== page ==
How to Test Water at Home with a Water Test Kit

Written by | Updated October 28, 2019

The quality of the water we drink and use daily is essential to well-being and health. Polling indicates 61% of Americans worry “a great deal” about polluted drinking water.1 Whether you’re concerned about contaminants or chemicals in your well water or the overall pH of your city water, at-home water testing kits can give you an accurate range of results.

Water testing kits come in a couple varieties, and the one that’s right for you will depend on a few factors. You’ll find some testing kits combine methods, including both strips and color disks depending on which contaminant you’re screening for.

Types of Water Testing Kits

Before you dive into at-home water testing headfirst, we’ll walk you through the steps of choosing the right water testing kit. Each of the following considerations plays an important role in whether you’ll get definitive answers about the quality of your water from an at-home testing kit.

Water Quality Test Strips

Test strips are the most common method of testing water quality because they’re affordable and easy to use.

Fill a test container with a water sample, dip a test strip in, swirl the container, and wait a few minutes. Then you’ll compare the color changes on the test strip to a color chart included in the kit. Test strips can indicate the type of contaminant and its ppm (parts per million, a.k.a. its level of concentration in your water). Test strips aren’t as precise as other methods, they give a range that can pinpoint concerns.

Color Disk Kits

Instead of strips, these water testing kits have you add a few drops of water to a container with powder, shake it, and then place it in a viewing box. Rotating the color disk provided, you’ll compare colors with the container until you find a match. These kits are reported to have better accuracy than test strips for certain types of contaminants such as bacteria.

How to Test Water at Home

  1. Identify a water source
  2. Choose a testing method
  3. Decide which contaminants to test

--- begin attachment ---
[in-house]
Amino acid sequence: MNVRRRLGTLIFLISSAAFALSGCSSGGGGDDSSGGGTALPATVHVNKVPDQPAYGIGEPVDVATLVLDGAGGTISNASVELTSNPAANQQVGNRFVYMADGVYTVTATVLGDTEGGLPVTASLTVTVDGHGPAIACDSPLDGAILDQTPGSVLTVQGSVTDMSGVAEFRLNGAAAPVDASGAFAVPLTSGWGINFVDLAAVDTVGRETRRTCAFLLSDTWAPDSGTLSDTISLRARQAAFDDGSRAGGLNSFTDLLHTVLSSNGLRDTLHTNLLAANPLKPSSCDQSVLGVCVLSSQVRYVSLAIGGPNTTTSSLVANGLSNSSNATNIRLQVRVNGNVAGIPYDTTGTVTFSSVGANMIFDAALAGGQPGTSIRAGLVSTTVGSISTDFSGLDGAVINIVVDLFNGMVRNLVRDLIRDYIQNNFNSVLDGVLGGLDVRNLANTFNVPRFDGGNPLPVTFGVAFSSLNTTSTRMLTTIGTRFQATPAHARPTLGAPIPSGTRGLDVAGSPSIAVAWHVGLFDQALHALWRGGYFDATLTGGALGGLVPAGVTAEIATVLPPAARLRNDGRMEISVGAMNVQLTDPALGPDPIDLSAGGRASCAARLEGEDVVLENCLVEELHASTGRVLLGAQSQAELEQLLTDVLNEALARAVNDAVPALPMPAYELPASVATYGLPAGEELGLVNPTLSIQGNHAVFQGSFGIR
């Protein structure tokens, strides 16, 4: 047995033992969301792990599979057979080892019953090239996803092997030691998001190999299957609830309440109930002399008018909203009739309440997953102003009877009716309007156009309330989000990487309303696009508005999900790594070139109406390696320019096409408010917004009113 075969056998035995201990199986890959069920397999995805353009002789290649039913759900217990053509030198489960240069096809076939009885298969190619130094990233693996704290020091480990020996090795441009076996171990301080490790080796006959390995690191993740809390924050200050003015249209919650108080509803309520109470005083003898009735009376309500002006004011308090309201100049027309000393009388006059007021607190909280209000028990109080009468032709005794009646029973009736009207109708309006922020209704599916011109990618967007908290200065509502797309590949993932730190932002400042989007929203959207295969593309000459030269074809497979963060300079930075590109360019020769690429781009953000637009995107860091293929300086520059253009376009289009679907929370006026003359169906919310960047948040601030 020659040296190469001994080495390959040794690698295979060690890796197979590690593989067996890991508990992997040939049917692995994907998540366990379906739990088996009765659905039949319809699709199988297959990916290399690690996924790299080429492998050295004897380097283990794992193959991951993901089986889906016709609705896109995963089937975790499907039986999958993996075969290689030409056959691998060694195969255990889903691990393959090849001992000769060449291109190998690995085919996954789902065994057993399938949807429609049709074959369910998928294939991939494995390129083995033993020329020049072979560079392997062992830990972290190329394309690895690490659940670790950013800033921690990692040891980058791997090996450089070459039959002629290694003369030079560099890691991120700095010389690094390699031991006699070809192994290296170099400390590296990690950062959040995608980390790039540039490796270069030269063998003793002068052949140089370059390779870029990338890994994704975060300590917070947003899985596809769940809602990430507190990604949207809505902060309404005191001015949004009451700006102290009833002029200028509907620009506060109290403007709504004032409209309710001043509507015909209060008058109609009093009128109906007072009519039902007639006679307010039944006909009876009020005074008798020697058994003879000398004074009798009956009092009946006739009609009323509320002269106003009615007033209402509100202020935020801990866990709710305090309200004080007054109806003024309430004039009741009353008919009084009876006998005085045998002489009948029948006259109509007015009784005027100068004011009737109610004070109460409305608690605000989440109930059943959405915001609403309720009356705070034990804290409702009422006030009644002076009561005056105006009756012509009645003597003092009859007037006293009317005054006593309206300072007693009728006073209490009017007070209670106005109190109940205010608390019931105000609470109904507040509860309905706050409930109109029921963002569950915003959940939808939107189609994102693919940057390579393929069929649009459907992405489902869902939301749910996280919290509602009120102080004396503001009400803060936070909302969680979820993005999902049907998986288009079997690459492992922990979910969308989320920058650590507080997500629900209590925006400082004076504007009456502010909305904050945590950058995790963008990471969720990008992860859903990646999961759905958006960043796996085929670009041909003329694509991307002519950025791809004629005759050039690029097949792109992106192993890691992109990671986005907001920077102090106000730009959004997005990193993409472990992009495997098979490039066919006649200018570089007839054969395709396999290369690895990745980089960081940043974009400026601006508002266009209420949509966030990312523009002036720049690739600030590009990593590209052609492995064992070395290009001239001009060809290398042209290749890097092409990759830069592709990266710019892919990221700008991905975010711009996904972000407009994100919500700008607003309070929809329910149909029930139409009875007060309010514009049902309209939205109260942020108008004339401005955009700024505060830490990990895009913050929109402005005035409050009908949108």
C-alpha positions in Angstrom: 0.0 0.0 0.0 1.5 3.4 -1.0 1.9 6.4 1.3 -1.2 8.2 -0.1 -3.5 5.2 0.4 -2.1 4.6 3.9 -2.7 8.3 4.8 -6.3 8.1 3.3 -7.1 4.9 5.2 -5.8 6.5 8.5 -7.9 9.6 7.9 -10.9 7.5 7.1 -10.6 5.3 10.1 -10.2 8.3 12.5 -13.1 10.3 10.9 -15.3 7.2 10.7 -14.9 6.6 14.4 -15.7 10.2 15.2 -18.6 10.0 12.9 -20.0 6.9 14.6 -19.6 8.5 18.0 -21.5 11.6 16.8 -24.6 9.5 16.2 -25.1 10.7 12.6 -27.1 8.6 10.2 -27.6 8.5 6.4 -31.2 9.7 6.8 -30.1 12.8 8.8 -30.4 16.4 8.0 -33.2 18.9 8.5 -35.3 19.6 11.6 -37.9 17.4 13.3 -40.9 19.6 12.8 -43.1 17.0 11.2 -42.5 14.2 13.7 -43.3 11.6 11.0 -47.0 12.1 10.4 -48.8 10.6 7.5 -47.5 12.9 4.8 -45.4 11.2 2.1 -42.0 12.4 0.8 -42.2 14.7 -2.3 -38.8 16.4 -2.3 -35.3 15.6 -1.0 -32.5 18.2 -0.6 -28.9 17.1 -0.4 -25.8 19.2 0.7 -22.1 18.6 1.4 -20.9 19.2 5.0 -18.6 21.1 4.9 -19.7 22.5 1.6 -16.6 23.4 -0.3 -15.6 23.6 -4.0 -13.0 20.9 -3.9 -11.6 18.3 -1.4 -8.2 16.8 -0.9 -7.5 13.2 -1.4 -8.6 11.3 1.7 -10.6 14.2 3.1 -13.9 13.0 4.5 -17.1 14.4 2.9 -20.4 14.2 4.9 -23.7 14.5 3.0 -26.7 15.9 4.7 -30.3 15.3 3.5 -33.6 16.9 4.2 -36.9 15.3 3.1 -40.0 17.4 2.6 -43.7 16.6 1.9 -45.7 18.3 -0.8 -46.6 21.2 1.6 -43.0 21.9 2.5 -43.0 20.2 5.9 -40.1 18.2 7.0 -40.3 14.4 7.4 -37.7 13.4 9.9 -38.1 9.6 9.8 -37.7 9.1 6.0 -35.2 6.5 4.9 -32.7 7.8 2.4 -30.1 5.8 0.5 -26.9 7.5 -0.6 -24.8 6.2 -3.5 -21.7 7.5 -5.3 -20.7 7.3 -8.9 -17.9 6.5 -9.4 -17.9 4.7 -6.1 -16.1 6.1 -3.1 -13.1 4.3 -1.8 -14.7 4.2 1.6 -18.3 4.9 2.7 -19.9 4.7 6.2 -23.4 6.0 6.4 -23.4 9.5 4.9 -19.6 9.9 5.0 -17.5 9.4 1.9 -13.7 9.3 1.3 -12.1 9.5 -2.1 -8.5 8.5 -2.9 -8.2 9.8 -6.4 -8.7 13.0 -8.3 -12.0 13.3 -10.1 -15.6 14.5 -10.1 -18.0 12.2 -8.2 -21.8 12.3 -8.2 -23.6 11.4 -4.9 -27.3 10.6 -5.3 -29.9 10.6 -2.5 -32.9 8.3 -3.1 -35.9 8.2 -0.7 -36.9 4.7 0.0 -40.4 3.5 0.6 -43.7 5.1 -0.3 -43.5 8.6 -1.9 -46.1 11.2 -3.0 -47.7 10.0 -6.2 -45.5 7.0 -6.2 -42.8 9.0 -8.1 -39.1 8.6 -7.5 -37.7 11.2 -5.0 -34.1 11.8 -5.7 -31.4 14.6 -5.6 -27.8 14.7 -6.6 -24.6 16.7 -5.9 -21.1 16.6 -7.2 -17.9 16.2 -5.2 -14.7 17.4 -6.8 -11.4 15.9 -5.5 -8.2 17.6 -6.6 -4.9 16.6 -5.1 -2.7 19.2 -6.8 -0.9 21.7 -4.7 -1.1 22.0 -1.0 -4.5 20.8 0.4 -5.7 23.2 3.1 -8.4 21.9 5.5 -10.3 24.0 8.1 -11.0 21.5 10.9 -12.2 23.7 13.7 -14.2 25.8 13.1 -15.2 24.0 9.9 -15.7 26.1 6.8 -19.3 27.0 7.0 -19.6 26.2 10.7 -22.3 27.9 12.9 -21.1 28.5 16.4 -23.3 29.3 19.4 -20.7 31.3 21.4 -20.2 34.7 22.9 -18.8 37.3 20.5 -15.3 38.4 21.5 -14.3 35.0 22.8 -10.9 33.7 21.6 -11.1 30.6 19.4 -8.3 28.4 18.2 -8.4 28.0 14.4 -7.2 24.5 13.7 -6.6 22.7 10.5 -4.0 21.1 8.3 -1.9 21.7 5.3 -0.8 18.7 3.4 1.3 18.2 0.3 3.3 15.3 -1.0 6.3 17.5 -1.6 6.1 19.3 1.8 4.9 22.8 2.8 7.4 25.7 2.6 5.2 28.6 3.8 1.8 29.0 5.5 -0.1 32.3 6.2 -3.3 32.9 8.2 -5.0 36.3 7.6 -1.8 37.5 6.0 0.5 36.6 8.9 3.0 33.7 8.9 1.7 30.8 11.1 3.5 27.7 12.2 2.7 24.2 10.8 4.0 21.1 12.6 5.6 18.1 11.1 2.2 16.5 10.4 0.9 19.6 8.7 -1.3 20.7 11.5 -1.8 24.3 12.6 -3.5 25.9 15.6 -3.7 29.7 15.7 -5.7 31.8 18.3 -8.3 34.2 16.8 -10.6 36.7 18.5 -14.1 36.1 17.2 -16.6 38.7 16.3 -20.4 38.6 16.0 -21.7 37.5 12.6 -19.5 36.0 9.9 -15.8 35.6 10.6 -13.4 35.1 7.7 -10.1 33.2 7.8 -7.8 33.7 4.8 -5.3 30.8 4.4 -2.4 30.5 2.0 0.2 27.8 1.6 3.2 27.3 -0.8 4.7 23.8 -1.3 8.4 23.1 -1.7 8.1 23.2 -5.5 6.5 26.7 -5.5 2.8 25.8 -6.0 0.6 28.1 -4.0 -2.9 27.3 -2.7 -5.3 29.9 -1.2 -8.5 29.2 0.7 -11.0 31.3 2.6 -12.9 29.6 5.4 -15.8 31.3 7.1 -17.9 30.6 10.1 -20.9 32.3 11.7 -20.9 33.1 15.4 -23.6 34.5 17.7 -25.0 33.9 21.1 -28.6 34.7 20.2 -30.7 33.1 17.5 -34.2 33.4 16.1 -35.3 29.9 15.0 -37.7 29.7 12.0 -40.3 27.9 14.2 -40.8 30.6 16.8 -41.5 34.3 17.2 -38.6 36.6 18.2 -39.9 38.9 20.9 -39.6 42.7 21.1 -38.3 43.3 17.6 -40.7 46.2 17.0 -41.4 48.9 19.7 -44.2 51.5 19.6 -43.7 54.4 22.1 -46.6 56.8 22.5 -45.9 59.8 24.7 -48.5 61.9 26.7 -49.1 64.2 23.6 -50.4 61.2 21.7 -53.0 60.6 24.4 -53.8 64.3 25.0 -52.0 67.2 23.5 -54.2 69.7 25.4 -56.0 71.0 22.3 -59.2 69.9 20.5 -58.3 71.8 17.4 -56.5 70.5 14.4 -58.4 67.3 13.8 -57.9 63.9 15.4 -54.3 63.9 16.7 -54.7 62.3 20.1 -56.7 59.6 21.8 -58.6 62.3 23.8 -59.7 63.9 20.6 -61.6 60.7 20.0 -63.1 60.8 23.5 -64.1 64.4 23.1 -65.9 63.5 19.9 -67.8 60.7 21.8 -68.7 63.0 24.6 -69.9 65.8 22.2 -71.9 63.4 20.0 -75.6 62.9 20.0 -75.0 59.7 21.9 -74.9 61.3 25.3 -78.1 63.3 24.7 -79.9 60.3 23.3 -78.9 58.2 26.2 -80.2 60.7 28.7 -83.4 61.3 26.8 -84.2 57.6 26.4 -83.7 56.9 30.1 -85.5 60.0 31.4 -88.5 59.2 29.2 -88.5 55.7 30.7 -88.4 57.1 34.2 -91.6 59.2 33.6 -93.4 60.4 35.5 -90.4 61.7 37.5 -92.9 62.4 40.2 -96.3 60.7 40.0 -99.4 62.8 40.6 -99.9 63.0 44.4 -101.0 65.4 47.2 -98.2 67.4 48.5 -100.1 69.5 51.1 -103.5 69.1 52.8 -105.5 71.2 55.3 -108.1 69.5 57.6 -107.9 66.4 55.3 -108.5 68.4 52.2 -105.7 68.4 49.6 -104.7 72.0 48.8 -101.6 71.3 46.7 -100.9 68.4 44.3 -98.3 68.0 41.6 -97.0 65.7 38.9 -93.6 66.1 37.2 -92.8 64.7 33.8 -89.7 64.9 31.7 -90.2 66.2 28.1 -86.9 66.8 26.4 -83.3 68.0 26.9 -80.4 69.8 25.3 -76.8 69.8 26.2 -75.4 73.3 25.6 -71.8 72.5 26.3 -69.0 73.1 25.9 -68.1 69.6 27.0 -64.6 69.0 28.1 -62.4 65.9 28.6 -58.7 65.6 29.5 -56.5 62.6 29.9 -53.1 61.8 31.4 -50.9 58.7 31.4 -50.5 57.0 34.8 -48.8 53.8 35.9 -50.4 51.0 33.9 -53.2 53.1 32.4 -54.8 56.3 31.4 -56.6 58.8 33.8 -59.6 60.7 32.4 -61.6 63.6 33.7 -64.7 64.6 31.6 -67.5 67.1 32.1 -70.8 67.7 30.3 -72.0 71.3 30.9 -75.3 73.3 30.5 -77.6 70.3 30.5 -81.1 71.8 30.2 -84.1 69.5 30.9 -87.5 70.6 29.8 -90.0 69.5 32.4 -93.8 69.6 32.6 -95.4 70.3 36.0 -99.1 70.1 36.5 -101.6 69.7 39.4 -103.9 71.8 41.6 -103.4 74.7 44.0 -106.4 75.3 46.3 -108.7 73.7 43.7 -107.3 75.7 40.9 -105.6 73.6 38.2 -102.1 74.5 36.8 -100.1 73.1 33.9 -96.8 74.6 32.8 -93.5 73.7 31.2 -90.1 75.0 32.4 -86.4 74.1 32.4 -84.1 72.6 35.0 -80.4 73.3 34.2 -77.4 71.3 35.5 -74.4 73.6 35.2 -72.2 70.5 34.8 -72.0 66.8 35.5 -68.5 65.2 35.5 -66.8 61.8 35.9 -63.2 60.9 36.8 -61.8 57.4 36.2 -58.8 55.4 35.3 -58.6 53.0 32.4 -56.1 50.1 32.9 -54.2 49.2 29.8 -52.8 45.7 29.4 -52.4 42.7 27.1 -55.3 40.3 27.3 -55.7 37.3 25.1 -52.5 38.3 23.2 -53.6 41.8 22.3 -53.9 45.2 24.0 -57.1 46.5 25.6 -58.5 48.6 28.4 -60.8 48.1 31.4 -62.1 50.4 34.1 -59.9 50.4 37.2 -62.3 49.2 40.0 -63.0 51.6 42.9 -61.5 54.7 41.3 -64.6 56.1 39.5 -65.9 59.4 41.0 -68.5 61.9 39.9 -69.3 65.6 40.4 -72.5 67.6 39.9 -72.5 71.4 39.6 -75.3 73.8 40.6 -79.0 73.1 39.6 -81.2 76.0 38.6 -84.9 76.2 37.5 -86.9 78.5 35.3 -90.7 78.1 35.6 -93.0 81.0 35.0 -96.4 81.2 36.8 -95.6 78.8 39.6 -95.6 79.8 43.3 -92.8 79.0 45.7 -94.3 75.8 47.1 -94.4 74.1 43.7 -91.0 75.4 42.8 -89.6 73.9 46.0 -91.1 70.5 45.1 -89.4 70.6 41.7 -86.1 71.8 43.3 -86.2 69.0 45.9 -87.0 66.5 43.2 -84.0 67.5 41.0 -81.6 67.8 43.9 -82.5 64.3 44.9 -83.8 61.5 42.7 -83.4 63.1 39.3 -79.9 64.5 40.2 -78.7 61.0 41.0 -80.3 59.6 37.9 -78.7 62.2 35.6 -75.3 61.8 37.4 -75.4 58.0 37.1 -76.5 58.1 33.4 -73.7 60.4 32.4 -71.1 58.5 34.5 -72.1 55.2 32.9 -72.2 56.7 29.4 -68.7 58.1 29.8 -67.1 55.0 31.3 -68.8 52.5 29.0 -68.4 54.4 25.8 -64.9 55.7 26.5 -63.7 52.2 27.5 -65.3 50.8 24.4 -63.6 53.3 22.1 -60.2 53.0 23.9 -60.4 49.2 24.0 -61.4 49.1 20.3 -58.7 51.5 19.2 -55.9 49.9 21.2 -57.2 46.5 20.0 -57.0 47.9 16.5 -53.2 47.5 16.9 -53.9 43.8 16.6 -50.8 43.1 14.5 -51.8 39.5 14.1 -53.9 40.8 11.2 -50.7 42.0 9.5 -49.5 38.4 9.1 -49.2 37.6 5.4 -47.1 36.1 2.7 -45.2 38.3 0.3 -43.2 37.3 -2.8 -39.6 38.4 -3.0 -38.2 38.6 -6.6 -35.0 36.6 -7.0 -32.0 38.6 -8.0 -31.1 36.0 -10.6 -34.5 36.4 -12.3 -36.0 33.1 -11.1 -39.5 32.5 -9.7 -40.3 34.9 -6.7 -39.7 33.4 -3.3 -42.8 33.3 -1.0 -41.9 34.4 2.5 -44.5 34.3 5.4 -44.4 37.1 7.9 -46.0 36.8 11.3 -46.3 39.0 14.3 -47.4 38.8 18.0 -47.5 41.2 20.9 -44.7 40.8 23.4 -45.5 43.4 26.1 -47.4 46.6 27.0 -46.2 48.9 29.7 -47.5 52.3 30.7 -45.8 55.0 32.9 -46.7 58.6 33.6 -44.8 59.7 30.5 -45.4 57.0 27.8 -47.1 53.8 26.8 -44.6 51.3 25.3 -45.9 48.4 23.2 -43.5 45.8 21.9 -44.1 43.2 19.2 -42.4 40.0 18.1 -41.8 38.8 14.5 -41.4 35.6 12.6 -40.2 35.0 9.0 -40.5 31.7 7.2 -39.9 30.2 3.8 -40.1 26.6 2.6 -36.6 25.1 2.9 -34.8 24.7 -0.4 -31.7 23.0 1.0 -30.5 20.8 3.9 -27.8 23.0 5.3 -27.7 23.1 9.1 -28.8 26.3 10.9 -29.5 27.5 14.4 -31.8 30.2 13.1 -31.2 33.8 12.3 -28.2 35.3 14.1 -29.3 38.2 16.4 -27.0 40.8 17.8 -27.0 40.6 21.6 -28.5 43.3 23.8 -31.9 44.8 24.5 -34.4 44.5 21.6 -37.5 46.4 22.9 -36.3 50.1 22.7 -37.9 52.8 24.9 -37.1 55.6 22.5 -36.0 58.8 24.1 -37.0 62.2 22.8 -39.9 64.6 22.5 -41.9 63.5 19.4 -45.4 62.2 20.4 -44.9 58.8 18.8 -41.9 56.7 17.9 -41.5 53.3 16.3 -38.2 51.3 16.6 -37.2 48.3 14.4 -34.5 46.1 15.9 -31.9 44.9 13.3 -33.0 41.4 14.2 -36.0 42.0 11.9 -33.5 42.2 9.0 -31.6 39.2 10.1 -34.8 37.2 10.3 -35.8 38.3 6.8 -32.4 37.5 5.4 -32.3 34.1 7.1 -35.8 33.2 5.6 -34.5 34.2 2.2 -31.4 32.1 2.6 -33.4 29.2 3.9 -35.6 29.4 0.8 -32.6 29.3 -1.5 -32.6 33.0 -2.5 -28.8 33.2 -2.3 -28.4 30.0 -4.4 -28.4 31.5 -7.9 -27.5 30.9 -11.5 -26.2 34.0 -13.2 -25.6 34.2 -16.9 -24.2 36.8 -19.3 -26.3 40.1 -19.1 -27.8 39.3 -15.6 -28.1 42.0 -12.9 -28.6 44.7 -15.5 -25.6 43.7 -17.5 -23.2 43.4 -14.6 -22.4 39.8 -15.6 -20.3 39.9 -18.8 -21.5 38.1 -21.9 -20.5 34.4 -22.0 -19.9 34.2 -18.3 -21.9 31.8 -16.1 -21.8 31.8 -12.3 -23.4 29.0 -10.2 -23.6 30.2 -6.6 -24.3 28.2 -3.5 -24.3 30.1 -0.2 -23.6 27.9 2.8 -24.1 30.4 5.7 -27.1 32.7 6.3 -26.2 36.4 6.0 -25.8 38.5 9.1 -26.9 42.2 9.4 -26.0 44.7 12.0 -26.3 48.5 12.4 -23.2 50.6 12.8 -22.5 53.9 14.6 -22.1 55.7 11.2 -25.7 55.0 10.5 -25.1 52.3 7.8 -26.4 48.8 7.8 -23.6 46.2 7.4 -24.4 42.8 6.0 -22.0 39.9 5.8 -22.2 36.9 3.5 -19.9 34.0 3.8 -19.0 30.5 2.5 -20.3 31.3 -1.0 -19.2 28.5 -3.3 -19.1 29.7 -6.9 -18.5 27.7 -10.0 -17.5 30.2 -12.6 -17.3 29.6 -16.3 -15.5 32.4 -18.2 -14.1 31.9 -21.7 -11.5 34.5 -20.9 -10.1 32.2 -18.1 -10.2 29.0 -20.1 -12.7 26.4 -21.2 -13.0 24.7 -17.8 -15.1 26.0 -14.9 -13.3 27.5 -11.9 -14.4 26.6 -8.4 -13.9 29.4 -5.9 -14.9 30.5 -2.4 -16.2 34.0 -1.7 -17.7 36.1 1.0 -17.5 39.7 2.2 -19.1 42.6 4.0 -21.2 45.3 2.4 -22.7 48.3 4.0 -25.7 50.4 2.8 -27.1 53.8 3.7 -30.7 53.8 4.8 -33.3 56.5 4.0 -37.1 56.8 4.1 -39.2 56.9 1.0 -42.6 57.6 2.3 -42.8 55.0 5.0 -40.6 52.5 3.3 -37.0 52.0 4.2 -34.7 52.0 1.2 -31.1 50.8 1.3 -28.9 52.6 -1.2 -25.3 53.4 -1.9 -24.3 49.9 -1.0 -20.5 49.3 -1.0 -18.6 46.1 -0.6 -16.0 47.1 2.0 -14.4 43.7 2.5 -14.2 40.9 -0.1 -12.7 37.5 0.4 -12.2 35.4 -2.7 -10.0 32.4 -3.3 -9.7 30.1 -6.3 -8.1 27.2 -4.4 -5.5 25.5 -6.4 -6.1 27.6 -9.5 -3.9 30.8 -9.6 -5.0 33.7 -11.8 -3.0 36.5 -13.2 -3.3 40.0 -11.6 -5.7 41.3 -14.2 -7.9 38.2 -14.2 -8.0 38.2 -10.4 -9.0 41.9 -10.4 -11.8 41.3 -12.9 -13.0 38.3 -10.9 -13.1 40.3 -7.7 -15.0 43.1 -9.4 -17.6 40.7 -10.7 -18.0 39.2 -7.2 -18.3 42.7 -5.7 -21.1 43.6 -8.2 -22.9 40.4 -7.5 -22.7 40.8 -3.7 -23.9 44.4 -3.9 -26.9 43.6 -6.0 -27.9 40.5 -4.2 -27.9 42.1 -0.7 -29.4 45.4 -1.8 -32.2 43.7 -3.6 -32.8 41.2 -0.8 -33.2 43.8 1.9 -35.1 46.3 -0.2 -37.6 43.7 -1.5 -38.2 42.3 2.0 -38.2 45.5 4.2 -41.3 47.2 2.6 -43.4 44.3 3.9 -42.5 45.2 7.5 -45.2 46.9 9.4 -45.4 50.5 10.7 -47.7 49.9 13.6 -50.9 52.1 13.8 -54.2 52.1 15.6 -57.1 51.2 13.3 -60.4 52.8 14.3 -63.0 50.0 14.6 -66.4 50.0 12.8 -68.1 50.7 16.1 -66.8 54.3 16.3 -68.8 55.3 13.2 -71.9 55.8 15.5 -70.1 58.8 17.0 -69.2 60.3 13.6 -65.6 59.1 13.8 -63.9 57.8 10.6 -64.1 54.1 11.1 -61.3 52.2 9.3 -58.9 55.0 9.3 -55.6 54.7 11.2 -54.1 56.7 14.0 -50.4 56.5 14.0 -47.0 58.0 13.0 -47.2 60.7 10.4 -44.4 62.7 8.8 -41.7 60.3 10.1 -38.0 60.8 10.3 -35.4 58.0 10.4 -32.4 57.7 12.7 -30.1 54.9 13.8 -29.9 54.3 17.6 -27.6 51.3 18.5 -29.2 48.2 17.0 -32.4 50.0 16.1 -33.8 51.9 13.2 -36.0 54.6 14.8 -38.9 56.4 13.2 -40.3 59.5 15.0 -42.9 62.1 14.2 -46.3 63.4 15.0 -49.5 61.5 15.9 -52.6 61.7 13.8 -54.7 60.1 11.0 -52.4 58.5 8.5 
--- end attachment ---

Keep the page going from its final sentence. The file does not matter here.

4. Calibrate testing to EPA standards
  5. Ensure accuracy of results

Identify Which Water Sources You Want to Test

The kind of testing kit you want depends on the water source you’re testing. If you’re interested in testing your city’s drinking water, a basic kit that covers common contaminants like lead and chlorine will get the job done. If you have well water, you’ll need a water quality testing kit that’s more comprehensive and includes screening for pesticides.

Health Metric Drinking Water Test Kit
This drinking water quality test from Health Metric has reliable, easy-to-use test strips for nine common contaminants.
  • Includes total alkalinity/pH meter testing
  • Tests for toxic contaminants like copper
  • Doesn’t include pesticide testing
  • View on Amazon

    Choose a Water Quality Testing Method 

    Most water quality test kits are intended for one-time use. You should also consider whether you plan to follow up an initial home test with testing that uses a professional lab. Because most test strips give a range of results rather than a specific number, the increased accuracy of color disk kits might be worth the cost.

    Pro Tip

    If you camp or hike a lot, throw a few test strips in with your gear alongside your portable water filter so you can ensure potable water on the go. Extra test strips are also great to have around in case of natural disasters or other emergencies that might limit access to clean drinking water.

    Decide Which Contaminants to Test For

    What your kit tests for is a critical measure of how useful the results will be to you. Different water sources are more likely to have certain kinds of contaminants. For instance, well water is frequently used in rural areas where runoff from nearby fields could affect levels of pesticides or fertilizer toxins in the drinking water.

    Which common contaminants should a water quality kit test?

    Look for kits that, at a bare minimum, provide information about the following:

    • Bacteria
    • Lead
    • Nitrates
    • Nitrites
    • Chlorine

    Additionally, finding out more about the pH levels in your water (acidity versus alkalinity) and general hardness can be useful to counter quality issues like taste or smell.

    WaterSafe Well Water Test Kit
    Water Safe Well Water Test
    Many homeowners enjoy having their own well water, but it can be susceptible to toxins in the watershed. A comprehensive water testing kit like WaterSafe is worth the additional cost to ease concerns about contaminants.
  • Tests for 10 different contaminants
  • Includes testing for pesticides
  • More expensive price